Strain patterns in normal and reconstructed CFLs

During three-dimensional motion, the normal CFL was under the most strain during plantar flexion-abduction and exhibited less strain (30–52) during dorsiflexion (Fig. 6a). The reconstructed CFL was under the most strain during dorsiflexion-adduction and exhibited less strain (29–62) during plantar flexion-abduction, which was opposite of the normal strain pattern (Fig. 6b).

Fig. 6
figure6

Strain patterns of normal and reconstructed calcaneofibular ligaments (CFLs) during three-dimensional motion. a The normal CFL exhibits the most strain during plantar flexion-abduction, with strain values of 30–52 during dorsiflexion. b The reconstructed CFL exhibits the most strain in dorsiflexion-adduction, with strain values of 29–62 during plantar flexion-abduction. Red line, case 1; blue line, case 2; green line, case 3

During the axial motion, the normal CFL started to gradually tense at 20° plantar flexion and 0° dorsiflexion. The strain increased as the plantar flexion or dorsiflexion angle increased to the maximum strain value (100) at 15° dorsiflexion or strain values of 55–70 at 30° during plantar flexion (Fig. 7a). The reconstructed CFL started to gradually tense at 0° dorsiflexion, increasing as the dorsiflexion angle increased to the maximum strain value (100) at 15° dorsiflexion (Fig. 7a). Unlike the normal CFL, the two reconstructed specimens showed either no strain or a strain value of 35 during plantar flexion (Fig. 7b).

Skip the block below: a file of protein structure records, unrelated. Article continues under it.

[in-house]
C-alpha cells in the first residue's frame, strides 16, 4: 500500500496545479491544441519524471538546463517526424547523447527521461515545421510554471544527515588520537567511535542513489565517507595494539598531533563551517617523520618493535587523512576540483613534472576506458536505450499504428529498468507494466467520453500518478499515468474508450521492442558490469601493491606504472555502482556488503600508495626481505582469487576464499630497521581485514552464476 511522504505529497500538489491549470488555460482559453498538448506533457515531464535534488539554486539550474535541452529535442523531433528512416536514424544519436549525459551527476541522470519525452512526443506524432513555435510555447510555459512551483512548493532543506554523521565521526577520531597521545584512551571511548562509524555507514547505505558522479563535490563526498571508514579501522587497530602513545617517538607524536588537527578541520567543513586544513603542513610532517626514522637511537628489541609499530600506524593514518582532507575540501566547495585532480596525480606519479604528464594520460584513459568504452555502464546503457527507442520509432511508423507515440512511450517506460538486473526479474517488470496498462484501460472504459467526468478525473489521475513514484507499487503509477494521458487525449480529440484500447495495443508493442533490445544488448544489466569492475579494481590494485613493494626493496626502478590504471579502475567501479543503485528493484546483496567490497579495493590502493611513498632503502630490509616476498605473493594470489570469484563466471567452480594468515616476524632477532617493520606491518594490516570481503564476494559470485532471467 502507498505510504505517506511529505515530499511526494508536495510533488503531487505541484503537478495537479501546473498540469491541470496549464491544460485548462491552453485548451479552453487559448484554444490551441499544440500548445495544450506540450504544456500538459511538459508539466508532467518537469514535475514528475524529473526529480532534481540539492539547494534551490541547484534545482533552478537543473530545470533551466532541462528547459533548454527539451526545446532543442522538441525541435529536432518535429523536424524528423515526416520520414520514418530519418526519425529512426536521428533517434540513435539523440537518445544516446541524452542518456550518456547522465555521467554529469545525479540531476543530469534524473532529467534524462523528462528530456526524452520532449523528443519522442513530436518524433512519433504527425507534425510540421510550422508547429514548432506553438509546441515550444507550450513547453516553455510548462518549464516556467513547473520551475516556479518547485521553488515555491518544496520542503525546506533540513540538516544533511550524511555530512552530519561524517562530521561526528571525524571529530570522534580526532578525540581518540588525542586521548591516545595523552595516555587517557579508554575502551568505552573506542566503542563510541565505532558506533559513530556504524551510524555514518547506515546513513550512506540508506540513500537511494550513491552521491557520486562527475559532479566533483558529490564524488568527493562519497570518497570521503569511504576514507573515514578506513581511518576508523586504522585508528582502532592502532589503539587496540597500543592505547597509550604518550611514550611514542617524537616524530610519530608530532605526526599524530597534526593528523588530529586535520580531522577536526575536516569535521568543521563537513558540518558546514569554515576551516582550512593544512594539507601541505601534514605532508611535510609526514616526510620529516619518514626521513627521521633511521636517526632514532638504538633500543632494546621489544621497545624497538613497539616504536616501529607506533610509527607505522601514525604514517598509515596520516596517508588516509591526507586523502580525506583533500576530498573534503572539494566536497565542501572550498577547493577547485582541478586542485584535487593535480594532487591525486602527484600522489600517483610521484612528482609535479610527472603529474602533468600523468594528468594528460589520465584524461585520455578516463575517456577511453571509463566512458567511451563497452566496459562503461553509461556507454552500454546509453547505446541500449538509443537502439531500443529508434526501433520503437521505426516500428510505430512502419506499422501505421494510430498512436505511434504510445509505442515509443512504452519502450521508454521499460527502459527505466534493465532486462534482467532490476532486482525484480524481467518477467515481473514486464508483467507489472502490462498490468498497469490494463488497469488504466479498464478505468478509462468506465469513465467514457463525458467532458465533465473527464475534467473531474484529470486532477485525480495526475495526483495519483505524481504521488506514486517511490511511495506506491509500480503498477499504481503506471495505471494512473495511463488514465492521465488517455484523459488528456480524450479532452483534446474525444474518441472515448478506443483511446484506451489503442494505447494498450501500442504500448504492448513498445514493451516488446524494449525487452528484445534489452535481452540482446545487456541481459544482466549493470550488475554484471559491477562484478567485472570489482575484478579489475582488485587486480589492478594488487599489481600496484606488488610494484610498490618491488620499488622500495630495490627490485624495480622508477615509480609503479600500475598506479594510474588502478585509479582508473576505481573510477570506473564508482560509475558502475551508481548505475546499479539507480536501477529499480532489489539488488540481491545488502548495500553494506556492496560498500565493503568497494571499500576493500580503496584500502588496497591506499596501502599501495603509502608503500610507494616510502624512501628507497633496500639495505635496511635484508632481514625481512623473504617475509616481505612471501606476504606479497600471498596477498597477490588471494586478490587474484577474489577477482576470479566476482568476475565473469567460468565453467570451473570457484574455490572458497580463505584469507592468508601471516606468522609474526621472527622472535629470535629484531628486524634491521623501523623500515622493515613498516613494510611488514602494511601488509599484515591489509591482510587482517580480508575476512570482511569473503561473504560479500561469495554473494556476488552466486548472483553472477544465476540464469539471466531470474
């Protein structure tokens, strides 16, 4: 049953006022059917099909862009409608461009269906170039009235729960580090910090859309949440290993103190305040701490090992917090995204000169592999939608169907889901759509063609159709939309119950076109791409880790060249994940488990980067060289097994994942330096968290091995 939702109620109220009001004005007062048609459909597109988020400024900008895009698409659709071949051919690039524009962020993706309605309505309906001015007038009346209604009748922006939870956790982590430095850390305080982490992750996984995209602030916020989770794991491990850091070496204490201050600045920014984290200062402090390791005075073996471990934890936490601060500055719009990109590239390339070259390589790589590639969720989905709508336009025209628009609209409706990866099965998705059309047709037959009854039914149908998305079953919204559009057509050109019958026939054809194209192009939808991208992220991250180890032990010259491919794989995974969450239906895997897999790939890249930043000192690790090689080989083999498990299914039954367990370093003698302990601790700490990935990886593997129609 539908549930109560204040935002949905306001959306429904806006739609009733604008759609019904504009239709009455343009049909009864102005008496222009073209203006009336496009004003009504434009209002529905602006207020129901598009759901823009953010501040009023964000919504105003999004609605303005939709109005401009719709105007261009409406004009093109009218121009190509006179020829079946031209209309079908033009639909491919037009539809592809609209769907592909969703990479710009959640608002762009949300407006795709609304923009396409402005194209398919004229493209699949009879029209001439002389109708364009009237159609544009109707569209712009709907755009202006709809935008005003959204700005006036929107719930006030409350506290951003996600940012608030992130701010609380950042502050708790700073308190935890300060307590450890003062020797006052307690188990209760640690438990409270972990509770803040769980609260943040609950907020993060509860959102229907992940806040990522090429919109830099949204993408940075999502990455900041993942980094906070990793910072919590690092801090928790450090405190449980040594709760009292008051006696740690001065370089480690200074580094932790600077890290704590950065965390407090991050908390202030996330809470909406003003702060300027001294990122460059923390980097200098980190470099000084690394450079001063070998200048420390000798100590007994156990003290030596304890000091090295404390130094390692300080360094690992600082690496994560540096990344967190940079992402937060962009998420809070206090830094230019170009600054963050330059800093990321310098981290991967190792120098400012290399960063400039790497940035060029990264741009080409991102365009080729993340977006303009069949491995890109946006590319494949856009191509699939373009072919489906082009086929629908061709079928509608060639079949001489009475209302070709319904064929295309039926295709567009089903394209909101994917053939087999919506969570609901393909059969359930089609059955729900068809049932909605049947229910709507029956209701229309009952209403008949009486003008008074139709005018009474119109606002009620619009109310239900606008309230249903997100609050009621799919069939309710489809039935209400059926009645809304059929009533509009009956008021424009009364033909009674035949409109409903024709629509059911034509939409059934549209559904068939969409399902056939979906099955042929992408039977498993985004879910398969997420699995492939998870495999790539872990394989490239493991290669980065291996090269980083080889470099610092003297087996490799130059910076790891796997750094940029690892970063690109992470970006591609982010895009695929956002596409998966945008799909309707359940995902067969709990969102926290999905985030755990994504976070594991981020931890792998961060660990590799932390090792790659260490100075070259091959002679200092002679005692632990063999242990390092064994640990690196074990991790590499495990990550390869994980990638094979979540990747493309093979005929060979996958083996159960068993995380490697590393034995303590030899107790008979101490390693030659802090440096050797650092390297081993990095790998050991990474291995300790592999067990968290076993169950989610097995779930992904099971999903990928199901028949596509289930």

Fig. 7
figure7

Strain patterns of normal and reconstructed calcaneofibular ligaments (CFLs) during the axial motion. a The normal CFL begins to gradually tense at 20° plantar flexion and 5° dorsiflexion. The strain increases as the plantar flexion and dorsiflexion angles increase. The maximum strain value (100) is observed at 15° dorsiflexion, with a relative strain value of 70 at 30° plantar flexion. b The reconstructed CFL begins to gradually tense at 0° dorsiflexion, with the strain increasing as the dorsiflexion angle increases; the maximum strain value (100) is observed at 15° dorsiflexion. Two specimens did not show any strain and one exhibited a strain value of 150 during plantar flexion. Red line, case 1; blue line, case 2; green line, case 3